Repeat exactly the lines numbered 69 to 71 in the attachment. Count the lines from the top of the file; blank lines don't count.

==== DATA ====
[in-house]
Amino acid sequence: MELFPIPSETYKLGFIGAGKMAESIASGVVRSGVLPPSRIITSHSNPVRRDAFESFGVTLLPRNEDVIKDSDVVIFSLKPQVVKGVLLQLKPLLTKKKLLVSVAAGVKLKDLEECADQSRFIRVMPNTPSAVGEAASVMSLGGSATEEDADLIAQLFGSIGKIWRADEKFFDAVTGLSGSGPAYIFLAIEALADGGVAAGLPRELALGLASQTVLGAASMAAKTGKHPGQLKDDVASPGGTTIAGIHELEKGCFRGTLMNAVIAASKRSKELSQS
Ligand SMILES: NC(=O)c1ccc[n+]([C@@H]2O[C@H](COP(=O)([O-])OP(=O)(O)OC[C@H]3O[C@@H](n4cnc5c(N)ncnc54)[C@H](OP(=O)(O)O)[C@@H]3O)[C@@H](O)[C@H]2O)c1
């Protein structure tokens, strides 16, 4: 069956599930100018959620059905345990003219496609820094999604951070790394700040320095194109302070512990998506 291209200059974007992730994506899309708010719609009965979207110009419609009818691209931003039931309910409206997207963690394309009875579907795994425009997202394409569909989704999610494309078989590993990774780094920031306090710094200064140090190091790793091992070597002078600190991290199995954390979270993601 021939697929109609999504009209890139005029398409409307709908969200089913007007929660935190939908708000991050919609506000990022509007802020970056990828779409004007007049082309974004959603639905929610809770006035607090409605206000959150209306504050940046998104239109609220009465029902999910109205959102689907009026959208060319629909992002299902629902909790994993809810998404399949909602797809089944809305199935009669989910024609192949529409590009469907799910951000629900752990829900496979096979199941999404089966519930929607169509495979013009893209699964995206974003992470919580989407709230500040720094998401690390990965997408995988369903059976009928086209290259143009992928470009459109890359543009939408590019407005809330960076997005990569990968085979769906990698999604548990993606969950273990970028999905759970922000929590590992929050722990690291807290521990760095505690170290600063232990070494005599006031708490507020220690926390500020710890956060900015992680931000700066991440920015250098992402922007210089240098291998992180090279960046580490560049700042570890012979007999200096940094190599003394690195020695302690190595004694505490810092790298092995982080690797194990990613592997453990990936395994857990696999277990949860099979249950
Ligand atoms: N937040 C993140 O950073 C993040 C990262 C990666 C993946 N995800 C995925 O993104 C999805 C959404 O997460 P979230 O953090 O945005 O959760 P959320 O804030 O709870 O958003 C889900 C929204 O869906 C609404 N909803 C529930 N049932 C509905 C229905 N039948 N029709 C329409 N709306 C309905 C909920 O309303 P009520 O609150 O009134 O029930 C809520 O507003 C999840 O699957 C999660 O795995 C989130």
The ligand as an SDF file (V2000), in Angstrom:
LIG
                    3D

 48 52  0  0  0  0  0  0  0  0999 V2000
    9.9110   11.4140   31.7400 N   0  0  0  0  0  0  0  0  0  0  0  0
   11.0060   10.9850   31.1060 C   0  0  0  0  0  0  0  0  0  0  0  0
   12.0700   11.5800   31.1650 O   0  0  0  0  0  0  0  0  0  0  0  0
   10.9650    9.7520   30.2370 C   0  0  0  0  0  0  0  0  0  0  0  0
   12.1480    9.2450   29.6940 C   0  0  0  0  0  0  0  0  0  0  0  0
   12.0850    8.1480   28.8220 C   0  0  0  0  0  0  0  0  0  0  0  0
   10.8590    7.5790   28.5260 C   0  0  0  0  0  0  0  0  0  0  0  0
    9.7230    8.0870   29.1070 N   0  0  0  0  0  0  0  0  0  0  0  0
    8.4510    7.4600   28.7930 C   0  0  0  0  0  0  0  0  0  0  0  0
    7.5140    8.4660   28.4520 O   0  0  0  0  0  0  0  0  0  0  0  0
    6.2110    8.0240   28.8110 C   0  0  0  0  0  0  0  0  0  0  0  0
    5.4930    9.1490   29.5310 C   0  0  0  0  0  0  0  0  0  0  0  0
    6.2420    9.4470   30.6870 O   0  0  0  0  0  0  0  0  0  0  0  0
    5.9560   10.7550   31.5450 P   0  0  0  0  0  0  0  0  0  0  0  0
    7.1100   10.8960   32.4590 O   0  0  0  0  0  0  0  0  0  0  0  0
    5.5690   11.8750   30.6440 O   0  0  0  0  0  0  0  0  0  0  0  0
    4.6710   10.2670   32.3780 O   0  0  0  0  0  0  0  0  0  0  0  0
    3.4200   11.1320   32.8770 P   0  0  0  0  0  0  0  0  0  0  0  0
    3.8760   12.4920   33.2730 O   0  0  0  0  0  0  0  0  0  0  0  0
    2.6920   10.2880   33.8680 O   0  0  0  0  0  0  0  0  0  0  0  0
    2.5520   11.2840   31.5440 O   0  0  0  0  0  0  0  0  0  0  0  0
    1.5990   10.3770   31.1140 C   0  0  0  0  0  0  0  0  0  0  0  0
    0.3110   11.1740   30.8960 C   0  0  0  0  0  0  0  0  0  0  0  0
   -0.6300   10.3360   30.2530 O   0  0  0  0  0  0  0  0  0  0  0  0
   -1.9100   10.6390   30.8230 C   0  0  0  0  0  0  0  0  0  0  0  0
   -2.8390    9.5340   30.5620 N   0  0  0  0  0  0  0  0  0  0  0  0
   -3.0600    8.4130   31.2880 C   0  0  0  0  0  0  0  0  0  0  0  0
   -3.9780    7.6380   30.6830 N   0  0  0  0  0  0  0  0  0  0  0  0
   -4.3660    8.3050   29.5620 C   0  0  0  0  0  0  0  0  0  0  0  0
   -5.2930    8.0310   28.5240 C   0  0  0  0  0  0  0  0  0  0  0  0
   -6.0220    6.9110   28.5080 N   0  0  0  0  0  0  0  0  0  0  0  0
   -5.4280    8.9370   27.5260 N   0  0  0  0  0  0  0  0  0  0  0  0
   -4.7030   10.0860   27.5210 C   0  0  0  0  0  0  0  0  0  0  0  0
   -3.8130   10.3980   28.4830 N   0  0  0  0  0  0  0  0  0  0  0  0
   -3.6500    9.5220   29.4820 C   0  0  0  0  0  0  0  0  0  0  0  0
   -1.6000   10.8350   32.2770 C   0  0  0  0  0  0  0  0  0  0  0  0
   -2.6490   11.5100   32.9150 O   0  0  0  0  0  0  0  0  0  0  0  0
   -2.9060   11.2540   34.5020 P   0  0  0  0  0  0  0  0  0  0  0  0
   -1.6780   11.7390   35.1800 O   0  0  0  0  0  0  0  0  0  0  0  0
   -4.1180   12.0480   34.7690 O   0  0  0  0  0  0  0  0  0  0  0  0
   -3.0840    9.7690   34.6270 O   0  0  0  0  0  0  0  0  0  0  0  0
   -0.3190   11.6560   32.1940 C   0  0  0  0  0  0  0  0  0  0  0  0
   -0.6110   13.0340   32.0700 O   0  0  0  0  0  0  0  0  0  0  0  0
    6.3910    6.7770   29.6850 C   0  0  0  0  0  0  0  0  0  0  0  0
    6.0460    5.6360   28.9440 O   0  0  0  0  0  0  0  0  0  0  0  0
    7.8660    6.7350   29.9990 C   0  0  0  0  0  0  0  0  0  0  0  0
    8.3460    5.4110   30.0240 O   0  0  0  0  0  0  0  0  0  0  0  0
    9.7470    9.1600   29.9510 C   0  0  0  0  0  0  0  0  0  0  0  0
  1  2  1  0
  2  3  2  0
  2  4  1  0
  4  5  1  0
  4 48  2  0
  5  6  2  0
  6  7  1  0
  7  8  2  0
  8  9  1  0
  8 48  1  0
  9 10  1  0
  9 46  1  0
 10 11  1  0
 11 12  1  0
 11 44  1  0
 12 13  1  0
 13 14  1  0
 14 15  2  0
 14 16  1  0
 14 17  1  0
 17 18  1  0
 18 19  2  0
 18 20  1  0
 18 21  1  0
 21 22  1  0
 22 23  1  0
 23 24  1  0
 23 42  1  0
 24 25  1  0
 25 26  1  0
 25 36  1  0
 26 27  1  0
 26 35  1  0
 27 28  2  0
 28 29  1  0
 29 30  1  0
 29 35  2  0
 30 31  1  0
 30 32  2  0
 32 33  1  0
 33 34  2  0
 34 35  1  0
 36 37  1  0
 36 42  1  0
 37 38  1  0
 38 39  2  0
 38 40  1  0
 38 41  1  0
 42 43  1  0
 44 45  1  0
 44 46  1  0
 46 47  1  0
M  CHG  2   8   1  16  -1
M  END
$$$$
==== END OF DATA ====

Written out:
  9 46  1  0
 10 11  1  0
 11 12  1  0